Britain has fewer women MPs than Rwanda, Mozambique and Turkmenistan, and a "shameful" record of tackling parliamentary inequality, a report by the Equal Opportunities Commission has concluded.
Only 18 per cent of MPs in Britain are women, putting Westminster 33rd in the league table of women in parliament behind the likes of North Korea, Croatia and Tanzania. At this year's election, the number of women elected to the Commons fell for the first time in 20 years.
The commission called on parties to put in place positive measures to ensure that more women are elected. Recommendations included all-women shortlists and "zipping" – where women and men are alternated on lists of candidates.
It found that "the decisive factor" in increasing the number of women in parliaments was the use of special measures. In Scotland and Wales, where such measures have been introduced, the proportion of women is far higher than at Westminster. Rhodri Morgan's Cabinet in Wales has more women than men and 42 per cent of Welsh Assembly members are female – the highest in the Western world.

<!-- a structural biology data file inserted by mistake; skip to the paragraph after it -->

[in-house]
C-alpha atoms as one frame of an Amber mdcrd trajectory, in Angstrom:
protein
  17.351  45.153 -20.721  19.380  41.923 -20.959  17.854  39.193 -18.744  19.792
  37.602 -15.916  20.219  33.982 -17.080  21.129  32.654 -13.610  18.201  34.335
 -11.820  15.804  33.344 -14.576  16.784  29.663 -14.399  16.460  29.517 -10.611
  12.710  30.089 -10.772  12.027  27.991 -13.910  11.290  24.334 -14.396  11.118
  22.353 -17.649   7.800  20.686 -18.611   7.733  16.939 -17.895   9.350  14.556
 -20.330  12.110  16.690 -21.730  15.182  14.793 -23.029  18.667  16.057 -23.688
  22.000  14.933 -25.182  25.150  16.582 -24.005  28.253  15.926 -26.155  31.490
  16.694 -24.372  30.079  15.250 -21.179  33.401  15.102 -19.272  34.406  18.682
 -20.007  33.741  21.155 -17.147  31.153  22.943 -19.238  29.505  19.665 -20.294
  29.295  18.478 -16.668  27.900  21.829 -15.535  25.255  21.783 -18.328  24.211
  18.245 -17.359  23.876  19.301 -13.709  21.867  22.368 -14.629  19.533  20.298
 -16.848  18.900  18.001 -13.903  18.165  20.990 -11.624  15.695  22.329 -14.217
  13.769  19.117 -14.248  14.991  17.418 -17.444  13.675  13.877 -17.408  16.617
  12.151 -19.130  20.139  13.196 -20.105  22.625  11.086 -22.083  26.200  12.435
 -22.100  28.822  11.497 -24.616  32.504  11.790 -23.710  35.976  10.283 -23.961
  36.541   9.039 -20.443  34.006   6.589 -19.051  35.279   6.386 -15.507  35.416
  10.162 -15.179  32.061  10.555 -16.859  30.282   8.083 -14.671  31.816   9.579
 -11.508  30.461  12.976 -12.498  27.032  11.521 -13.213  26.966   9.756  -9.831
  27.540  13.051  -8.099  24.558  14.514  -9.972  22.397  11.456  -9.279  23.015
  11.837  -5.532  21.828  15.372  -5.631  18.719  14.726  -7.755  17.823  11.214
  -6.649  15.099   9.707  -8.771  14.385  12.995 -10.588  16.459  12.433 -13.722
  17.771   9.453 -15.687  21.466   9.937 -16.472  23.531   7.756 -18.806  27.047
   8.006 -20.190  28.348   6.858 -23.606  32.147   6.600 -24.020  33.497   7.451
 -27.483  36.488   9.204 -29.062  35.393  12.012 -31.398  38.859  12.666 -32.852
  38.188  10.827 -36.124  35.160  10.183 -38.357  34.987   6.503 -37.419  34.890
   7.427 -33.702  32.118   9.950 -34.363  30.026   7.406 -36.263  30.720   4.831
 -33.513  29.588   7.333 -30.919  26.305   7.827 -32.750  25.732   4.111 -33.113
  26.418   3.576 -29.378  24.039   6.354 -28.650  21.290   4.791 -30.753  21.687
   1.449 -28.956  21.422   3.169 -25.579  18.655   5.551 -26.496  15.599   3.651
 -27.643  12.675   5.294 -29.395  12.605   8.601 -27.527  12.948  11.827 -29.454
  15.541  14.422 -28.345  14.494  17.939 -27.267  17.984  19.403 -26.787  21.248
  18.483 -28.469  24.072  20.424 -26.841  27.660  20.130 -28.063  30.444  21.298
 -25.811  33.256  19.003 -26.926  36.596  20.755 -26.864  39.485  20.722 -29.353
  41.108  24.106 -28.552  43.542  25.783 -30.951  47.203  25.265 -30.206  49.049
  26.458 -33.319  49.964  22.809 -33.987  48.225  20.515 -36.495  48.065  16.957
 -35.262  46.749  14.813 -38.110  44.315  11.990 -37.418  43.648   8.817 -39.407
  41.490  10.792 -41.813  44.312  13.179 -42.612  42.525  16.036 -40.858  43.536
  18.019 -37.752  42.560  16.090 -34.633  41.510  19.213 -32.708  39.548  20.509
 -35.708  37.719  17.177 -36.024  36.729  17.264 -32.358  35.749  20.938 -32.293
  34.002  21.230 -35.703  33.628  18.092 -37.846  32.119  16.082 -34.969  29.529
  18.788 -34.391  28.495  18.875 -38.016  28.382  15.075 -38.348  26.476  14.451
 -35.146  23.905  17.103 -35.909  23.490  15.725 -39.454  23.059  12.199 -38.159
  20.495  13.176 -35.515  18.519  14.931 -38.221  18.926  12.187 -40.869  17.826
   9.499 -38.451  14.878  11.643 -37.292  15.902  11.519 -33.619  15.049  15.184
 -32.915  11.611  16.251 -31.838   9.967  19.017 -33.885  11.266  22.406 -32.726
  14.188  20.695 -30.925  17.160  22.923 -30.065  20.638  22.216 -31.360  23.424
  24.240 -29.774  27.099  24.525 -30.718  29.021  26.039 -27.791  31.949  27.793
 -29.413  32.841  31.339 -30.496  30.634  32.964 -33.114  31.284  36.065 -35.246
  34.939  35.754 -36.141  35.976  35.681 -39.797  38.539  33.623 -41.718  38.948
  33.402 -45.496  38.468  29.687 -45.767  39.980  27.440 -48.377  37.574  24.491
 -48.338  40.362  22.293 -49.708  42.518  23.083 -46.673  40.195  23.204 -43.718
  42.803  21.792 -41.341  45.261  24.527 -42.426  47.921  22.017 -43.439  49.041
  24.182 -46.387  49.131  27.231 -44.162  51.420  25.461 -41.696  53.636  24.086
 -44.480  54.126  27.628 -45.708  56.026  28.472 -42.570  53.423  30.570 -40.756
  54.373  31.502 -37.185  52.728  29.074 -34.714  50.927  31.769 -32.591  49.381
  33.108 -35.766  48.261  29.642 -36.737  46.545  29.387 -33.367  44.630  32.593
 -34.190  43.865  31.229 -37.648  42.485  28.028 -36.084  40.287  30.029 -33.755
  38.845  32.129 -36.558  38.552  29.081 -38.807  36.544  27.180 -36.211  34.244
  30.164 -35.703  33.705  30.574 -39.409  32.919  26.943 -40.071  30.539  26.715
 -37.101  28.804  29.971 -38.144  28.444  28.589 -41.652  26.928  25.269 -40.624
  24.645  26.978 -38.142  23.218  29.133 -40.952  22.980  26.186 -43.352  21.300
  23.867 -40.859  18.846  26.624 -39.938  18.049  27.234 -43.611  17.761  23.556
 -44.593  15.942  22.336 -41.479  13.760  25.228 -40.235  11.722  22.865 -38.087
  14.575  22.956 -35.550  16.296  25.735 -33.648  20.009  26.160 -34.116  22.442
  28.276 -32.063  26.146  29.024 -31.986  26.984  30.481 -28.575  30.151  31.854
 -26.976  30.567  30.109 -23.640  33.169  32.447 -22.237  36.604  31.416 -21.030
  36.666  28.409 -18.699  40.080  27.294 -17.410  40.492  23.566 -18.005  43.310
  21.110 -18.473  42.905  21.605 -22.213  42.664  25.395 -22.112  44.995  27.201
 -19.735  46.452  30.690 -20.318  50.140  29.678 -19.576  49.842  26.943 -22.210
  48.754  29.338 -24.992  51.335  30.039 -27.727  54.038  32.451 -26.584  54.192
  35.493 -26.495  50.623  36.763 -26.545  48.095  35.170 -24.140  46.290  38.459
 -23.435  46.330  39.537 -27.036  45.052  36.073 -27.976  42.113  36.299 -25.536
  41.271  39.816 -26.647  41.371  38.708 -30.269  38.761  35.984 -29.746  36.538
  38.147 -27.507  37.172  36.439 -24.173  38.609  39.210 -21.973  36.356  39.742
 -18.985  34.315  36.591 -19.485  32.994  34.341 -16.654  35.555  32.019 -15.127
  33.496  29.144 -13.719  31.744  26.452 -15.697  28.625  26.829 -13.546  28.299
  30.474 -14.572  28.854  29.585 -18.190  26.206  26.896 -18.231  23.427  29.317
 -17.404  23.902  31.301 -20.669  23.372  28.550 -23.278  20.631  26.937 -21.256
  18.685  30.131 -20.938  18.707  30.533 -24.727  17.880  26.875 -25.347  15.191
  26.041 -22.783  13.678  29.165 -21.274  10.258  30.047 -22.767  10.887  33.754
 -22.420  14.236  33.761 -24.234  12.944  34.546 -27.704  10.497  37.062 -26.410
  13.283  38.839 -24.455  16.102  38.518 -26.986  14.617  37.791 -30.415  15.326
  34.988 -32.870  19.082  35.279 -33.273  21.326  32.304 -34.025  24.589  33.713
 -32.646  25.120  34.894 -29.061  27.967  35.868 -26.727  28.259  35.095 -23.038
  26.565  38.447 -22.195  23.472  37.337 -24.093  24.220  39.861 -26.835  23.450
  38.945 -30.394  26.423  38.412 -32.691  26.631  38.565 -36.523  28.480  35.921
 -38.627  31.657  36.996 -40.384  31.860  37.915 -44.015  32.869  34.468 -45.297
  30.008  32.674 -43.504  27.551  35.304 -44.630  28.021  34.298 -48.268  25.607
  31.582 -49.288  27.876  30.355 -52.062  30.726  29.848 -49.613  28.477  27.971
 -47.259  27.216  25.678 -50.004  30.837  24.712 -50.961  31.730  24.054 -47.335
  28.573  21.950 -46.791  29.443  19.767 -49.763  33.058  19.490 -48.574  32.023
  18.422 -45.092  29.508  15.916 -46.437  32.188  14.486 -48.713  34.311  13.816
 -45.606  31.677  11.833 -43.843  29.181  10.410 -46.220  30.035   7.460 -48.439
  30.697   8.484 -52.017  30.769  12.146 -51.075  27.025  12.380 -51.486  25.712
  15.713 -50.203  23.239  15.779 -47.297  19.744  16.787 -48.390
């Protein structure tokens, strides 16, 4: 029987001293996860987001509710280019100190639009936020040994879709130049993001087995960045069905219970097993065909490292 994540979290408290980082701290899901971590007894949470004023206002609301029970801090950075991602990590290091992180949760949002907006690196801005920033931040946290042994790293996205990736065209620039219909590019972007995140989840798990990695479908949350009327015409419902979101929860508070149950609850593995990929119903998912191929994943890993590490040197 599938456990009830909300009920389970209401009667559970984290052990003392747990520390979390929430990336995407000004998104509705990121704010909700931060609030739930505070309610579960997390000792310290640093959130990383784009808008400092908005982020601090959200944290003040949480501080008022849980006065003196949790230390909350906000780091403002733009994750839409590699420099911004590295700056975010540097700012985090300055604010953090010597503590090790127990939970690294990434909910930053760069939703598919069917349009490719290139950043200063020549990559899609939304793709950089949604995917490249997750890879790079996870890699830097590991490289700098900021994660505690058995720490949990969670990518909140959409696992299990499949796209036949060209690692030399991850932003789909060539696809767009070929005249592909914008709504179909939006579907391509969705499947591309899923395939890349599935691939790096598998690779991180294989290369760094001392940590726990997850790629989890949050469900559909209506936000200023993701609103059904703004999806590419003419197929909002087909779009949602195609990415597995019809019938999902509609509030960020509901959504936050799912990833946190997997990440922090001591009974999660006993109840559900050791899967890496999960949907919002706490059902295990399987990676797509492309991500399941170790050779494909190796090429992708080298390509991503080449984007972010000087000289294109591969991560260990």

Labour and the Liberal Democrats are considering ways of increasing the number of women candidates after the Government announced plans to change the law to allow special measures to increase selection of women. Stephen Byers, the cabinet minister responsible for electoral legislation, signalled yesterday that the Government would act as quickly as possible.
The commission said that while it was difficult to assess the impact of women in the last parliament, important changes benefiting women did take place, such as the introduction of the national childcare strategy.
The report blamed a backlash against Labour's use of women-only shortlists in 1997 – abandoned after a legal challenge – for the drop in the number of women MPs. "They may have generated resentment against those women shortlisted without guaranteeing that constituency Labour parties selected any female candidates," it said.Reuse content